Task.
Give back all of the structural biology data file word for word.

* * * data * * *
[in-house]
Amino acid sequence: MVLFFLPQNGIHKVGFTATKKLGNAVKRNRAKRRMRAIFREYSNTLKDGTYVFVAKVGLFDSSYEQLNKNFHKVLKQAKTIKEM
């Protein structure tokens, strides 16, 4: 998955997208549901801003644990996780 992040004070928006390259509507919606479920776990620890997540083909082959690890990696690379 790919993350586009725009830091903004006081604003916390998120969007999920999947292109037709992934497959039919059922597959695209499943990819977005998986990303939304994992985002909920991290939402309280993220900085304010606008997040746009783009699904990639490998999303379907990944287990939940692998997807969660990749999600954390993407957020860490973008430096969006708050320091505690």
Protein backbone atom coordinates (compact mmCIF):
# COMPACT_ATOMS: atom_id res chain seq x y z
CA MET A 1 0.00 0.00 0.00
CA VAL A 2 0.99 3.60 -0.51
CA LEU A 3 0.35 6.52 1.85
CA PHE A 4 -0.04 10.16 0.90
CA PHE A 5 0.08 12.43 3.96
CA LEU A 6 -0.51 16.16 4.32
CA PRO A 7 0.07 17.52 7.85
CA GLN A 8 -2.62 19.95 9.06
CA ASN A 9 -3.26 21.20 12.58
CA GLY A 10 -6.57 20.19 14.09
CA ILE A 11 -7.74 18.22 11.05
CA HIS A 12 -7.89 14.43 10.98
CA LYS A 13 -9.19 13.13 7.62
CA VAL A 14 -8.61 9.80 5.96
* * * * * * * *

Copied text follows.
[in-house]
Amino acid sequence: MVLFFLPQNGIHKVGFTATKKLGNAVKRNRAKRRMRAIFREYSNTLKDGTYVFVAKVGLFDSSYEQLNKNFHKVLKQAKTIKEM
């Protein structure tokens, strides 16, 4: 998955997208549901801003644990996780 992040004070928006390259509507919606479920776990620890997540083909082959690890990696690379 790919993350586009725009830091903004006081604003916390998120969007999920999947292109037709992934497959039919059922597959695209499943990819977005998986990303939304994992985002909920991290939402309280993220900085304010606008997040746009783009699904990639490998999303379907990944287990939940692998997807969660990749999600954390993407957020860490973008430096969006708050320091505690």
Protein backbone atom coordinates (compact mmCIF):
# COMPACT_ATOMS: atom_id res chain seq x y z
CA MET A 1 0.00 0.00 0.00
CA VAL A 2 0.99 3.60 -0.51
CA LEU A 3 0.35 6.52 1.85
CA PHE A 4 -0.04 10.16 0.90
CA PHE A 5 0.08 12.43 3.96
CA LEU A 6 -0.51 16.16 4.32
CA PRO A 7 0.07 17.52 7.85
CA GLN A 8 -2.62 19.95 9.06
CA ASN A 9 -3.26 21.20 12.58
CA GLY A 10 -6.57 20.19 14.09
CA ILE A 11 -7.74 18.22 11.05
CA HIS A 12 -7.89 14.43 10.98
CA LYS A 13 -9.19 13.13 7.62
CA VAL A 14 -8.61 9.80 5.96